In World War II Casablanca, Rick Blaine, exiled American and former freedom fighter, runs the most popular nightspot in town. The cynical lone wolf Blaine comes into the possession of two valuable letters of transit. When Nazi Major Strasser arrives in Casablanca, the sycophantic police Captain Renault does what he can to please him, including detaining a Czechoslovak underground leader Victor Laszlo. Much to Rick's surprise, Lazslo arrives with Ilsa, Rick's one time love. Rick is very bitter towards Ilsa, who ran out on him in Paris, but when he learns she had good reason to, they plan to run off together again using the letters of transit. Well, that was their original plan.... Written by
Gary Jackson <firstname.lastname@example.org>
Some years ago in a shop dealing with historic documents, a photo still from Casablanca (1942) was found, showing Rick sitting at the chess board. Accompanying the photo was a letter from Humphrey Bogart to a friend in New York, indicating a specific chess move. The document dealer explained that the chess game in the movie was a real game Bogart was playing by mail with his friend during the course of filming. See more »
At the start of the final airport scene, the weather report that is telephoned to the radio tower visibility is quoted as being one and one half mile, light fog, but if the visibility is 1½ miles then it is called haze rather than fog. And the weather report is missing some very important items such as wind direction, wind speed, and air pressure. See more »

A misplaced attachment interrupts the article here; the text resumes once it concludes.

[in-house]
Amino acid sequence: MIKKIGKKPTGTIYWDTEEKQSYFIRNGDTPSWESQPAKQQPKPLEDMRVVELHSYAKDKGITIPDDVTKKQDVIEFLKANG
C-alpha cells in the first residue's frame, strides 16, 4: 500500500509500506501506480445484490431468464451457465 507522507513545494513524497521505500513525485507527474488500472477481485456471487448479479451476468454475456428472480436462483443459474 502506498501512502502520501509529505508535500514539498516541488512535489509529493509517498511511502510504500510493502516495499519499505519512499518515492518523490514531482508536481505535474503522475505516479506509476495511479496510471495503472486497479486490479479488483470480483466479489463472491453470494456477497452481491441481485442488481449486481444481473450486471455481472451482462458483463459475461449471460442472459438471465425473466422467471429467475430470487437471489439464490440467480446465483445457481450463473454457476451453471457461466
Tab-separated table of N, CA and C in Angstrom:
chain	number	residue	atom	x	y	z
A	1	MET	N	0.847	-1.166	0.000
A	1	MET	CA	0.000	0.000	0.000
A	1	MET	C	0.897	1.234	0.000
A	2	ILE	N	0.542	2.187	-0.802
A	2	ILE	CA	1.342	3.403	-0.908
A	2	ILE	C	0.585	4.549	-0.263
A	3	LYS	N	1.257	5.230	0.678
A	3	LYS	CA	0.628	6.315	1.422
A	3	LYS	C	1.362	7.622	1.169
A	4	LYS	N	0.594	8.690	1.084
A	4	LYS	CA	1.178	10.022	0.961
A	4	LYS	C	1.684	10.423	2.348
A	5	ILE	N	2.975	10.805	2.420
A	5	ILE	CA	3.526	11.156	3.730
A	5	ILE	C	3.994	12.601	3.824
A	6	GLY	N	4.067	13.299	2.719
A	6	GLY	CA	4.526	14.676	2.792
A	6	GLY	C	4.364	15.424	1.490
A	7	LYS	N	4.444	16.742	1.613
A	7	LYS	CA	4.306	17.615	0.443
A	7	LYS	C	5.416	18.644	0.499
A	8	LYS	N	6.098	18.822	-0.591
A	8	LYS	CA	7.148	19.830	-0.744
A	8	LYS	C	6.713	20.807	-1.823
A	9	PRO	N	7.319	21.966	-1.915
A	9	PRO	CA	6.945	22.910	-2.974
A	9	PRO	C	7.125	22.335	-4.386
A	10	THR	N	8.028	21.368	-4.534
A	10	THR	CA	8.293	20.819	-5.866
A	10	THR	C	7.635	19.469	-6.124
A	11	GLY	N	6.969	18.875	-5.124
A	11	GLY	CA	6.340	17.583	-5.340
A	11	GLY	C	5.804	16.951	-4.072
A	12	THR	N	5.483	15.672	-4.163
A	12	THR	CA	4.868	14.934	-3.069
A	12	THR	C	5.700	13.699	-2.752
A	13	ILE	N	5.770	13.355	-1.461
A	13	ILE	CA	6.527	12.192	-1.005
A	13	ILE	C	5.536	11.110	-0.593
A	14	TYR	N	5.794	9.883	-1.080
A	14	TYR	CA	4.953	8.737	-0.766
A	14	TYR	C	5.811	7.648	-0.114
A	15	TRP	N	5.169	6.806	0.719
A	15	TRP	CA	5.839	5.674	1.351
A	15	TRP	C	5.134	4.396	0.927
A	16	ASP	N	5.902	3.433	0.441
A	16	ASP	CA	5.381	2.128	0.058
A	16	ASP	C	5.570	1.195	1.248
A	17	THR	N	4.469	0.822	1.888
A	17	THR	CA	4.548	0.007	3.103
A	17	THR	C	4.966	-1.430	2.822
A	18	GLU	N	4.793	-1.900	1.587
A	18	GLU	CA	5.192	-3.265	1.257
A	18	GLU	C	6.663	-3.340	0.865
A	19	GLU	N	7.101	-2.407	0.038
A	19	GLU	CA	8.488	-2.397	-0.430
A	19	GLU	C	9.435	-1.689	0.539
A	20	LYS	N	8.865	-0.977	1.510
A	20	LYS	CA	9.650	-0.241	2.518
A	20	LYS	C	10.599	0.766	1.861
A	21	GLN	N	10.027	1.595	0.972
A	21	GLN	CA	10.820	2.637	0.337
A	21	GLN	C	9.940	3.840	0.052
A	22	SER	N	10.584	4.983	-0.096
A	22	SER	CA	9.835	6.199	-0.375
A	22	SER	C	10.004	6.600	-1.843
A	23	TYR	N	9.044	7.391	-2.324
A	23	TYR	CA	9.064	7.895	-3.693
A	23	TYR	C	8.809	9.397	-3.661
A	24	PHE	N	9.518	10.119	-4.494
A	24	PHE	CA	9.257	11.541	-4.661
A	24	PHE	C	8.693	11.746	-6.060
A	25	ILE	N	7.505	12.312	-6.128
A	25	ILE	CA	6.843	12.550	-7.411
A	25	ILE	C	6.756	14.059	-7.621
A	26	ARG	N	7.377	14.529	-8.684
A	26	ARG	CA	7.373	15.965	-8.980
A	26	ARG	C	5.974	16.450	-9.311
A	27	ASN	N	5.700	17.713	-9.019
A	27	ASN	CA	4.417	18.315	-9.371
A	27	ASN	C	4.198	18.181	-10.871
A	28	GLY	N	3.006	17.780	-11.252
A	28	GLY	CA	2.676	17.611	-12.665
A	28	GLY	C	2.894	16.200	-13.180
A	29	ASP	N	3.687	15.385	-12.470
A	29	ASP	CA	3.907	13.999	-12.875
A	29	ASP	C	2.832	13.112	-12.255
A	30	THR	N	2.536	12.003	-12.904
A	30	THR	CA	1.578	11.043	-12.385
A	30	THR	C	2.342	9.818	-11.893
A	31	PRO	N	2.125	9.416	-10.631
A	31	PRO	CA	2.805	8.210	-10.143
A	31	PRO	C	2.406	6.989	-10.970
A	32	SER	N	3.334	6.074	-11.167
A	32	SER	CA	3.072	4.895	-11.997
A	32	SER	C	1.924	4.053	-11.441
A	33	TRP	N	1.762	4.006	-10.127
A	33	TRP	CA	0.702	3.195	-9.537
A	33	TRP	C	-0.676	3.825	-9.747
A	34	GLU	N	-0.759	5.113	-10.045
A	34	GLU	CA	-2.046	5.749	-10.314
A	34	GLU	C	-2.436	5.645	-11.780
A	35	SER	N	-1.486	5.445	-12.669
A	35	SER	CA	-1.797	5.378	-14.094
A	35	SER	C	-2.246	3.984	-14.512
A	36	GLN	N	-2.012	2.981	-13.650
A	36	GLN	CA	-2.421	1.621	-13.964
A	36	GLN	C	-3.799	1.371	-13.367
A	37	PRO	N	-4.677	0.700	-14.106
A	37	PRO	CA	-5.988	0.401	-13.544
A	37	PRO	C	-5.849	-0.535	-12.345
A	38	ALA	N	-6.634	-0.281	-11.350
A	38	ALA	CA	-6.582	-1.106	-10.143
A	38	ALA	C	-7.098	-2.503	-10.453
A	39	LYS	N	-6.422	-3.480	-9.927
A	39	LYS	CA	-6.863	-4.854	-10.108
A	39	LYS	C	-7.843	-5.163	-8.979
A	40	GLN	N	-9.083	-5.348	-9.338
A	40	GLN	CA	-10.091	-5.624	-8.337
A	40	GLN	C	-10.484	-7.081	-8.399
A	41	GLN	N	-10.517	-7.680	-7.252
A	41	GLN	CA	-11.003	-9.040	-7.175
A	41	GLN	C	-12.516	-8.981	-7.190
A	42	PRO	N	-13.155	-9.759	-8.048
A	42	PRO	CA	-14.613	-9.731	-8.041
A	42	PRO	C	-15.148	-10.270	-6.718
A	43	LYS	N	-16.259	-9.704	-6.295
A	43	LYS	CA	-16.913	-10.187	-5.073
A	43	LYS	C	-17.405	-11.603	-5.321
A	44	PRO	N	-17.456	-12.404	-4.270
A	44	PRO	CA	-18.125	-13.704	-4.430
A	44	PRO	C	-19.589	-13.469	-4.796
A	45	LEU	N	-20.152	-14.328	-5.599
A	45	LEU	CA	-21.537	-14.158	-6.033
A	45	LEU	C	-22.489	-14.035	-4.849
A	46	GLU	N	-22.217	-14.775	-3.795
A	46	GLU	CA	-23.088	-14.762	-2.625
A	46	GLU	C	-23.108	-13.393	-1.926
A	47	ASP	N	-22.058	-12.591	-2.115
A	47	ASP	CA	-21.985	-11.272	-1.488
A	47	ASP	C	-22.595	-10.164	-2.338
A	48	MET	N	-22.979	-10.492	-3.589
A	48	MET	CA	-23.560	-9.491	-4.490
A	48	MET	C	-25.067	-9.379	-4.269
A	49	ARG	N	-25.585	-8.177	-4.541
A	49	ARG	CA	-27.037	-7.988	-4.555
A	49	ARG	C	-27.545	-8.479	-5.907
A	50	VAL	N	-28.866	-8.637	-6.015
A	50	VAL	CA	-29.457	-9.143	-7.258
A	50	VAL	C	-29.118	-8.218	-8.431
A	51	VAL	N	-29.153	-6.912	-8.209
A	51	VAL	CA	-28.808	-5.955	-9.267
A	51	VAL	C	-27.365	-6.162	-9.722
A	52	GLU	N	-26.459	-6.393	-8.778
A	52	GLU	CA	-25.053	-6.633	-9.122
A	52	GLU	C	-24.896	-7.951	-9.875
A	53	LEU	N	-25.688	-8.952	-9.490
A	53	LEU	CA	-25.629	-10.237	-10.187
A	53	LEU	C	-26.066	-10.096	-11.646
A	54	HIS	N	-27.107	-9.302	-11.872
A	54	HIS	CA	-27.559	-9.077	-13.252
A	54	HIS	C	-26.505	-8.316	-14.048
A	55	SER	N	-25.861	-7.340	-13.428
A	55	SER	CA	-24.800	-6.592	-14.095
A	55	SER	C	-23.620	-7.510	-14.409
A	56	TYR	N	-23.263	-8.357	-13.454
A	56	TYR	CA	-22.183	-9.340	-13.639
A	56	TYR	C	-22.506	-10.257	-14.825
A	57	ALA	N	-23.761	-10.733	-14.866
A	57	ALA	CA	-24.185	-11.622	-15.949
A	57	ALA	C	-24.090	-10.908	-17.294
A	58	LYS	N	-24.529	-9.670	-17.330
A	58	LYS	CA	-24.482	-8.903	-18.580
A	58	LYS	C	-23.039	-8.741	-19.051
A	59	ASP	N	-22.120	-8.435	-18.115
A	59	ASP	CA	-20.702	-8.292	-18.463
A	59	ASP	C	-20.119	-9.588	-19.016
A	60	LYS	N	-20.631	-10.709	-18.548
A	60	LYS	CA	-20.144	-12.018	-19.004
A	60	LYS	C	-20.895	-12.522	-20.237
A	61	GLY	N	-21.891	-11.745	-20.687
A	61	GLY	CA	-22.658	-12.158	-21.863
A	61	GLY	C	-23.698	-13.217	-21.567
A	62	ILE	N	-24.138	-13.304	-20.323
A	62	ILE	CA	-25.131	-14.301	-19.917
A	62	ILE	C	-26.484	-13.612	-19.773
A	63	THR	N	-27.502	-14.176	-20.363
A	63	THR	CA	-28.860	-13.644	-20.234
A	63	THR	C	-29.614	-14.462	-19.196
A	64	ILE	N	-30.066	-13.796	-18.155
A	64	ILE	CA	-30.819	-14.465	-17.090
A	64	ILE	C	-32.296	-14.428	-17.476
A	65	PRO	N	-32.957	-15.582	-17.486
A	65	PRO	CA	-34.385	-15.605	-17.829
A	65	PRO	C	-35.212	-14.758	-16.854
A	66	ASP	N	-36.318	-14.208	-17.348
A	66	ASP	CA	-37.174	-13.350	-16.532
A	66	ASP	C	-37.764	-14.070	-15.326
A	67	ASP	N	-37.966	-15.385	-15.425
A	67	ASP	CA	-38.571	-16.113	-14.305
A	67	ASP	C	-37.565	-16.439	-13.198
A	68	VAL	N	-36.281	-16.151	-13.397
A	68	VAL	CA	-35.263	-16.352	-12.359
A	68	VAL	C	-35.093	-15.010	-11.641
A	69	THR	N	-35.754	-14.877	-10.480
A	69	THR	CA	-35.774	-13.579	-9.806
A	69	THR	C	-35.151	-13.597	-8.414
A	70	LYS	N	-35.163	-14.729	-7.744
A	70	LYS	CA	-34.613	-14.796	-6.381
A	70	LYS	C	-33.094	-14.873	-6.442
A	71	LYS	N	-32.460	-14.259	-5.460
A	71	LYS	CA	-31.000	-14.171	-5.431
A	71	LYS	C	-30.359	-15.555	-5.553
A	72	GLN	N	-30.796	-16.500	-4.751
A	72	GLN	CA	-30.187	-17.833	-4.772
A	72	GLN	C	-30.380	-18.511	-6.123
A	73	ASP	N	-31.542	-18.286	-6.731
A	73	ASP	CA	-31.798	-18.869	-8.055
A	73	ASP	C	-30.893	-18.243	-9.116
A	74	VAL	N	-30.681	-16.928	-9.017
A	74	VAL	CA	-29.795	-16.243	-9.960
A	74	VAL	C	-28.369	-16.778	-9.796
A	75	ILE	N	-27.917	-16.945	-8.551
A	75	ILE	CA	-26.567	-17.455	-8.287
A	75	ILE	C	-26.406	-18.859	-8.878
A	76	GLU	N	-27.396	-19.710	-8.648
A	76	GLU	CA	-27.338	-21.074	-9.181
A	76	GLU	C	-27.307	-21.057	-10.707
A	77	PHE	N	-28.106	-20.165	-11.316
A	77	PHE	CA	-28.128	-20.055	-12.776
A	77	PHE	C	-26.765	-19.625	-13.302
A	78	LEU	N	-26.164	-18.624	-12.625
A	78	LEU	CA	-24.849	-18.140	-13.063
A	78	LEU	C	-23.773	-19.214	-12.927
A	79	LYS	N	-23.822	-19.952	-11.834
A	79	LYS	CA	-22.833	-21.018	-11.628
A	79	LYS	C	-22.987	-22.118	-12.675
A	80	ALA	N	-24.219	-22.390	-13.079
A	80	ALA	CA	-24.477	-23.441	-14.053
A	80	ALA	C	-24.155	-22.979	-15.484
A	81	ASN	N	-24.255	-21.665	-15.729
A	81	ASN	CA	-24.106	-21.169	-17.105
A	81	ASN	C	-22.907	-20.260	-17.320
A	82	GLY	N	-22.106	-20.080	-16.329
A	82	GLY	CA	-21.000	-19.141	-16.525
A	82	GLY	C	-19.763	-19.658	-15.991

With the coming of the Second World War, many eyes in imprisoned Europe turned hopefully, or desperately, toward the freedom of the Americas. Lisbon became the great embarkation point. But, not everybody could get to Lisbon directly, and so a tortuous, roundabout refugee trail sprang up - Paris to Marseilles... across the Mediterranean to Oran... then by train, or auto, or foot across the rim of Africa, to Casablanca in French Morocco. Here, the fortunate ones through money, or ...
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"Casablanca" remains Hollywood's finest moment, a film that succeeds on such a vast scale not because of anything experimental or deliberately earthshaking in its design, but for the way it cohered to and reaffirmed the movie-making conventions of its day. This is the film that played by the rules while elevating the form, and remains the touchstone for those who talk about Hollywood's greatness.